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Re: Is an XForm an application for, or a representation of an instance data?

From: C. M. Sperberg-McQueen <cmsmcq@blackmesatech.com>
Date: Sat, 23 Jul 2011 12:03:31 -0600
Cc: "C. M. Sperberg-McQueen" <cmsmcq@blackmesatech.com>, "www-forms@w3.org" <www-forms@w3.org>
Message-Id: <9412F285-8C09-4FB5-A199-6C4530E64DE3@blackmesatech.com>
To: Philip Fennell <Philip.Fennell@marklogic.com>

On Jul 22, 2011, at 10:26 AM, Philip Fennell wrote:

> This is good philosophical stuff but with a practical edge to it:
> With regard to XForms and RESTful Web Services, a favourite hobby-horse of mine, I was answering a question on the xsltforms-support mailing list about setting the Accept header for submissions and commented upon a solution that used the same URI to retrieve either the XML representation of the resource or an XForm that referenced the resource. The Accept header was used, via content negotiation, to indicate which representation was required. The implication is that if you use the same URI then the XForm must be regarded as another representation of the resource pointed to by the URI.
> My questions are:
> 1) If you embed an instance data document inside an XForm that provides a view of the documentís content, can the resulting XForms document be thought of as a representation of the instance data?

There is a sense in which this question appears to be one of human psychology.
Is it possible for someone to think of a form to edit X as being a representation of
X?  That's an empirical question to which the answer is pretty clearly 'yes'.

Is it a reasonable way of thinking?  Is it, in particular, consistent with the way
Web architecture defines 'resource'?

As far as I can tell, Web architecture does not define 'resource' at all, and
all the discussions of Web architecture I've seen clearly prefer to risk 
obscurity and confusion rather than risk unintentionally limiting what can be
thought of as a resource.

So as far as I can see, speaking only for myself, yes, it's perfectly consistent
with Web architecture, both in the sense of not contradicting it (there not being
much to contradict) and in the sense of appearing to be a perfectly legitimate
exercise of the resource owner's responsibility to decide what a resource is
and what counts as a representation of it. 

I think it's also consistent with Web architecture to decide to give X and a form
to edit X different URIs -- the resource owner appears to be the one who has 
the right and responsibility to decide.

>  2) If the answer to the (1) is 'yes', then does that still hold true when the instance document is no longer embedded, in-line, but is included by URI reference instead?

I think so.  Or perhaps I should say I think it should:  making a question of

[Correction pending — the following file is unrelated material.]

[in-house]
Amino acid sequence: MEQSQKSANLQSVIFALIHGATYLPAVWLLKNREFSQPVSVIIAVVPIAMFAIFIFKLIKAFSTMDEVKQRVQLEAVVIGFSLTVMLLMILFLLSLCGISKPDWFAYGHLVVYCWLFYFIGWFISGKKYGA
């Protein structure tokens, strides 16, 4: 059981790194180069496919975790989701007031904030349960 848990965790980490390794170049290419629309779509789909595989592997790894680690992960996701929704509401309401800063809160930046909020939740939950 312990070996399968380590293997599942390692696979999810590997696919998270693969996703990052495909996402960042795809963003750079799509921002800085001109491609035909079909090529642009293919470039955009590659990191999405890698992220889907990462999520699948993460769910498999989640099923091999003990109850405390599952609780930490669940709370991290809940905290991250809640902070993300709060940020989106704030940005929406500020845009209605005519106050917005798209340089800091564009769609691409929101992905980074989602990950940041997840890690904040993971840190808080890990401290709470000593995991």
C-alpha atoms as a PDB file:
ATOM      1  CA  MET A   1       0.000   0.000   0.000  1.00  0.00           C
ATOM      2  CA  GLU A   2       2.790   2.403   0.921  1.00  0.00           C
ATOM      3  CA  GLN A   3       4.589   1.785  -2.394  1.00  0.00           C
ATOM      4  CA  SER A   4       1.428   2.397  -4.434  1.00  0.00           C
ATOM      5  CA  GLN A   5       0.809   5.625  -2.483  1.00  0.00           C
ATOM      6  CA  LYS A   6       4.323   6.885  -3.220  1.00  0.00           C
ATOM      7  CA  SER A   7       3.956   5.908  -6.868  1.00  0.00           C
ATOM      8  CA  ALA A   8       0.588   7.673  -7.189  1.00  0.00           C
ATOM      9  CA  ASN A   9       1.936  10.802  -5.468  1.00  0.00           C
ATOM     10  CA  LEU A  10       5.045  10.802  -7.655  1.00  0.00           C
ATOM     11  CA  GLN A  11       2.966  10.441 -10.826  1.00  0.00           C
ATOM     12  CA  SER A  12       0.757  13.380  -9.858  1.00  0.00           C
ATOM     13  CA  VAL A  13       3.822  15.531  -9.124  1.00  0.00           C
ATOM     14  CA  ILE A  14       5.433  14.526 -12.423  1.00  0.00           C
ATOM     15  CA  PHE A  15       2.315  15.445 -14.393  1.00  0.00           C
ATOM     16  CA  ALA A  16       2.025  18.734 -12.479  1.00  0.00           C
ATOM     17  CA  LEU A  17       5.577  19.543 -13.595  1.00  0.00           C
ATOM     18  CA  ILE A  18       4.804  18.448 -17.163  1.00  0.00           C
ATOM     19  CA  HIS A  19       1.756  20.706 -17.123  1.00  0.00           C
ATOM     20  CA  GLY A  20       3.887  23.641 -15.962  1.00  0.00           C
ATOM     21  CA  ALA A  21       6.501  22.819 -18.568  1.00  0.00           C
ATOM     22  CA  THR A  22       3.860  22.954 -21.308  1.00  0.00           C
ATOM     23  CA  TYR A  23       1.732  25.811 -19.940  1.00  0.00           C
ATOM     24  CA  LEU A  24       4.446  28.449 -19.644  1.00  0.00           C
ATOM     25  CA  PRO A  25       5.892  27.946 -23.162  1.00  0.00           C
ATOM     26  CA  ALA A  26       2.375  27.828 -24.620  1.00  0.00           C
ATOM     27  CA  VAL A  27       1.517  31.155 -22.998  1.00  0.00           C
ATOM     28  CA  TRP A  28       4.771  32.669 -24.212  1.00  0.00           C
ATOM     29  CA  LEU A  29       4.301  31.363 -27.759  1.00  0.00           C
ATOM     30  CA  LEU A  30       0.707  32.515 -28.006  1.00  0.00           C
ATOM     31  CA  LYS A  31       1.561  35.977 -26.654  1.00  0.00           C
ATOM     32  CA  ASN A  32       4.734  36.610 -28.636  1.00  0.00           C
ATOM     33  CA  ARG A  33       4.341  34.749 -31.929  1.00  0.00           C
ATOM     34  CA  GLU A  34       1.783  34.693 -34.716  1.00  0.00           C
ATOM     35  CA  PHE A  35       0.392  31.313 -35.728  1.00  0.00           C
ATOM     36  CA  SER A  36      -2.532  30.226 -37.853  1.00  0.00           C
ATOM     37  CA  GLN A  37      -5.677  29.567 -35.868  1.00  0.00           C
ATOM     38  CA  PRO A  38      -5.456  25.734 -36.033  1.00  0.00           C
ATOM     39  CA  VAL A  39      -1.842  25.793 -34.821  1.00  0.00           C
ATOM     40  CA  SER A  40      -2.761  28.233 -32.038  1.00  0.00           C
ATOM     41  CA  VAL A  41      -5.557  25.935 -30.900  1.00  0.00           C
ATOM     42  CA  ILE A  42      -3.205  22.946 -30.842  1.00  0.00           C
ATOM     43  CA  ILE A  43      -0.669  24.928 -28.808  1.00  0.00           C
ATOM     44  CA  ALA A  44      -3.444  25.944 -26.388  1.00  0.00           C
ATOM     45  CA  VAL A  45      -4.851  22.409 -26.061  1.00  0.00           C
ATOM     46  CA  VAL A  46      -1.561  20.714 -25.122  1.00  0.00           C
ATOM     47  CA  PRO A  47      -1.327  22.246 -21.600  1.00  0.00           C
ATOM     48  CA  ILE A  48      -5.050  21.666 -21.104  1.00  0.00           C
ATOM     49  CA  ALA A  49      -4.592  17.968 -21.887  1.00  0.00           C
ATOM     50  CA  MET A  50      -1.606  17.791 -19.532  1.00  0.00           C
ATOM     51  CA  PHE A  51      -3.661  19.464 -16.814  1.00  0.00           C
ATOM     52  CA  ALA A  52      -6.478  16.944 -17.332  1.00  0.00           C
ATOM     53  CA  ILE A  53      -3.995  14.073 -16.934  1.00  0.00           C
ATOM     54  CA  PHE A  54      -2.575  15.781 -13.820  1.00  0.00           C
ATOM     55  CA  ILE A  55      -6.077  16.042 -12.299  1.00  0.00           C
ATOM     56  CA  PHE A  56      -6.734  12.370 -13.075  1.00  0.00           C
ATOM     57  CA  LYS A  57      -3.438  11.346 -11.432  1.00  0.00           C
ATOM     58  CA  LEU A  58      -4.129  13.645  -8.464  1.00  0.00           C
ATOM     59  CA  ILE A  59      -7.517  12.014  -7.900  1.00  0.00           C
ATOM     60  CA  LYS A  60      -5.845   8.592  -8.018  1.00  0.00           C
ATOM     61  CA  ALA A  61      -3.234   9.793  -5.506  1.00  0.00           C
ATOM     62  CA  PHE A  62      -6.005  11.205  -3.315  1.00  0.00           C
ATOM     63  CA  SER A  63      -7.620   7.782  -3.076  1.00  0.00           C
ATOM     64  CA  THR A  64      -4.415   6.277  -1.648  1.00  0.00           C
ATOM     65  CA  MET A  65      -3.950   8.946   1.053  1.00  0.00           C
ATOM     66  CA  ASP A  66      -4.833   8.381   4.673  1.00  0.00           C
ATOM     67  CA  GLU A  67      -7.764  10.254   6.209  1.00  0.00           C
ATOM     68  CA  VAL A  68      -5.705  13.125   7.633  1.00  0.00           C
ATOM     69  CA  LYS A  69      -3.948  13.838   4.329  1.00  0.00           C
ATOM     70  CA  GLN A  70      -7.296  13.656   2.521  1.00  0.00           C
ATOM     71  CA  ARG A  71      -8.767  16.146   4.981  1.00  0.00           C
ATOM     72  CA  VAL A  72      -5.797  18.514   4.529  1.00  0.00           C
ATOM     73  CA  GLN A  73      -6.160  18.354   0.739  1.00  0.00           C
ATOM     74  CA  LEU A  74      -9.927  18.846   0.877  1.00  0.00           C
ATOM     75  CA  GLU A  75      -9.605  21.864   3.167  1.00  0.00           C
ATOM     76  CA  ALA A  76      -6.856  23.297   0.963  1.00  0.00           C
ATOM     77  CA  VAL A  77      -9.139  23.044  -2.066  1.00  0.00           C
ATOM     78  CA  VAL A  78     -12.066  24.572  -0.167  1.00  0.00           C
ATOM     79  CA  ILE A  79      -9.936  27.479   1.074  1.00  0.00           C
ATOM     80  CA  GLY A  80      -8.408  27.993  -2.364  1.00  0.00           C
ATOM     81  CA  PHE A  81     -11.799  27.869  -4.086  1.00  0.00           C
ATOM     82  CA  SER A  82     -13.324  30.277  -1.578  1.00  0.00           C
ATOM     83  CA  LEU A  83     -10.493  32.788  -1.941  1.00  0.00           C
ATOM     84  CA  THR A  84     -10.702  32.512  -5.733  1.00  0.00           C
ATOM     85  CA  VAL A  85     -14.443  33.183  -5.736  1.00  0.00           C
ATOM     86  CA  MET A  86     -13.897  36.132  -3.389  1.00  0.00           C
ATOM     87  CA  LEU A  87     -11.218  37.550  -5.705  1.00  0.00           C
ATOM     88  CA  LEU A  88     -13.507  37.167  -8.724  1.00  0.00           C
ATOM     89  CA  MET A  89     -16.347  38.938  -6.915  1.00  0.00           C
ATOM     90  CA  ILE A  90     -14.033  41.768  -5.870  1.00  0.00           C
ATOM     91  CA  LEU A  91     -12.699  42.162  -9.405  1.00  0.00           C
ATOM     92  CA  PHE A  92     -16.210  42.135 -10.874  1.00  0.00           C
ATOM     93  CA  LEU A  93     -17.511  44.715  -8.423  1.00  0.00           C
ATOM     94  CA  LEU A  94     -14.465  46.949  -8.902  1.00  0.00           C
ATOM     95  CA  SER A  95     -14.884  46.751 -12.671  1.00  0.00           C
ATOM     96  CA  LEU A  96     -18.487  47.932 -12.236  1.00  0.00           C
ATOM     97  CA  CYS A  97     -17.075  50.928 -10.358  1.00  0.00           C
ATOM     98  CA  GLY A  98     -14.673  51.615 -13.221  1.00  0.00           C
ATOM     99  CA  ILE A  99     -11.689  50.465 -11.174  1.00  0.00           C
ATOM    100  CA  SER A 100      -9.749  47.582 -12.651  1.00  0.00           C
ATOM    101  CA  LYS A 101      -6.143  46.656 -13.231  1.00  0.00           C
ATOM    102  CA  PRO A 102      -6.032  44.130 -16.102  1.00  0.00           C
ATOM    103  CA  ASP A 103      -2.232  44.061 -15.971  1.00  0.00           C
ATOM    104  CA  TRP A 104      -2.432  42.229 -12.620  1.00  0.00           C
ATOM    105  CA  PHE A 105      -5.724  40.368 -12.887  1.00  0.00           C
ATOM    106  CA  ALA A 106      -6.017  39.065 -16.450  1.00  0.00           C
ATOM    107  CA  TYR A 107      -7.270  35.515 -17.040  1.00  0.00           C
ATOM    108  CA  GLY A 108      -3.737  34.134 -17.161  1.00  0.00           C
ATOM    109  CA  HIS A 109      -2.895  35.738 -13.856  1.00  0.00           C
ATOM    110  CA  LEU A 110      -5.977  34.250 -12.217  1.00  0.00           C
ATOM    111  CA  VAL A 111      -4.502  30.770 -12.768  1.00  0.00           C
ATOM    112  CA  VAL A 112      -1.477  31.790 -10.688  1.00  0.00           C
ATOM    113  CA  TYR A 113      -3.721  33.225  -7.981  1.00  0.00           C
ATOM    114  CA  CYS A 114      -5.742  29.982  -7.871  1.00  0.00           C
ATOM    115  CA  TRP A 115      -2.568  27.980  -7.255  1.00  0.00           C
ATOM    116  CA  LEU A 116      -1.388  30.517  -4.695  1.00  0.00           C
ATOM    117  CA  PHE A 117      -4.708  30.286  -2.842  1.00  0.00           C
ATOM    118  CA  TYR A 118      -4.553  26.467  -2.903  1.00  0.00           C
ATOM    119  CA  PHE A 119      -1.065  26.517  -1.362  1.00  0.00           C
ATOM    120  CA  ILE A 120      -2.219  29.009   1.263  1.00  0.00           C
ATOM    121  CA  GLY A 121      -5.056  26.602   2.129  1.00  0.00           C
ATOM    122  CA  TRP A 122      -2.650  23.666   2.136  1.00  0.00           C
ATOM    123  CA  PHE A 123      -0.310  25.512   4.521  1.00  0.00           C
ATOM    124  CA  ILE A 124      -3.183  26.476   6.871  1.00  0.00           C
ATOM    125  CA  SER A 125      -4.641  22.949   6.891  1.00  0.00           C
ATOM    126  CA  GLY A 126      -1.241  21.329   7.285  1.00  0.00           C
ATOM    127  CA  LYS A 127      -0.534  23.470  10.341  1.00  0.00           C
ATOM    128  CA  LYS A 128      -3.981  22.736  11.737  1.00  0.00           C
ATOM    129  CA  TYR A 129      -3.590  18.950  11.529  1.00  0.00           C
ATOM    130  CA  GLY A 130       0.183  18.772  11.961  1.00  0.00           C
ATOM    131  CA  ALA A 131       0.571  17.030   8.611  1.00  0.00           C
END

resource identity depend on whether certain content is inline or present by
reference seems to place more weight on network location than is a good

> 3) If youíre happy that the answers to (1) and (2) are 'yes' then, given that both the XML representation of the resource and the XForm representation of the resource are nominally application/xml but the later could be application/xhtml+xml, how would you use content negotiation to differentiate between the two requests? You have to take into account the fact that different XForms implementations require different response content-types in order that the form will be processed correctly and also you cannot rule-out that a plain application/xhtml+xml (XHTML) representation may also be required.

Really good question, to which I for one don't have a good answer.  Some
very smart people I know have told me content negotiation is the right answer
for a lot of things, so my instinct is to say it sounds promising.  But (a) they
have also complained bitterly that conneg is not well implemented or
understood, so I have never been sure it was possible to make it work without
more effort than normal humans can expect to expend, and (b) there is
always the possibility that conneg appears to be the right answer only because
one cannot currently use it very well, and that concrete experience using it 
will reveal that it works well as an answer for some things and not for others.

> The ability to request a representation of a resource that allows the resource to be edited is an interesting one and Iím not sure it has been covered in any great detail if at all.

Agreed on both counts.

> Is the editing application a resource in its own right or a representation of the resource.

That's a Web Architecture koan if I've ever seen one.

> Itís all rather relative and seems to revolve around whether you see the user accessing the resource to edit it or they access an editing application (the XForm) that retrieves the resource.

I think I agree.

> Iíd be interested in your opinions.

For what it's worth, then, here they are.


Michael Sperberg-McQueen

* C. M. Sperberg-McQueen, Black Mesa Technologies LLC
* http://www.blackmesatech.com 
* http://cmsmcq.com/mib                 
* http://balisage.net
Received on Saturday, 23 July 2011 18:04:30 UTC

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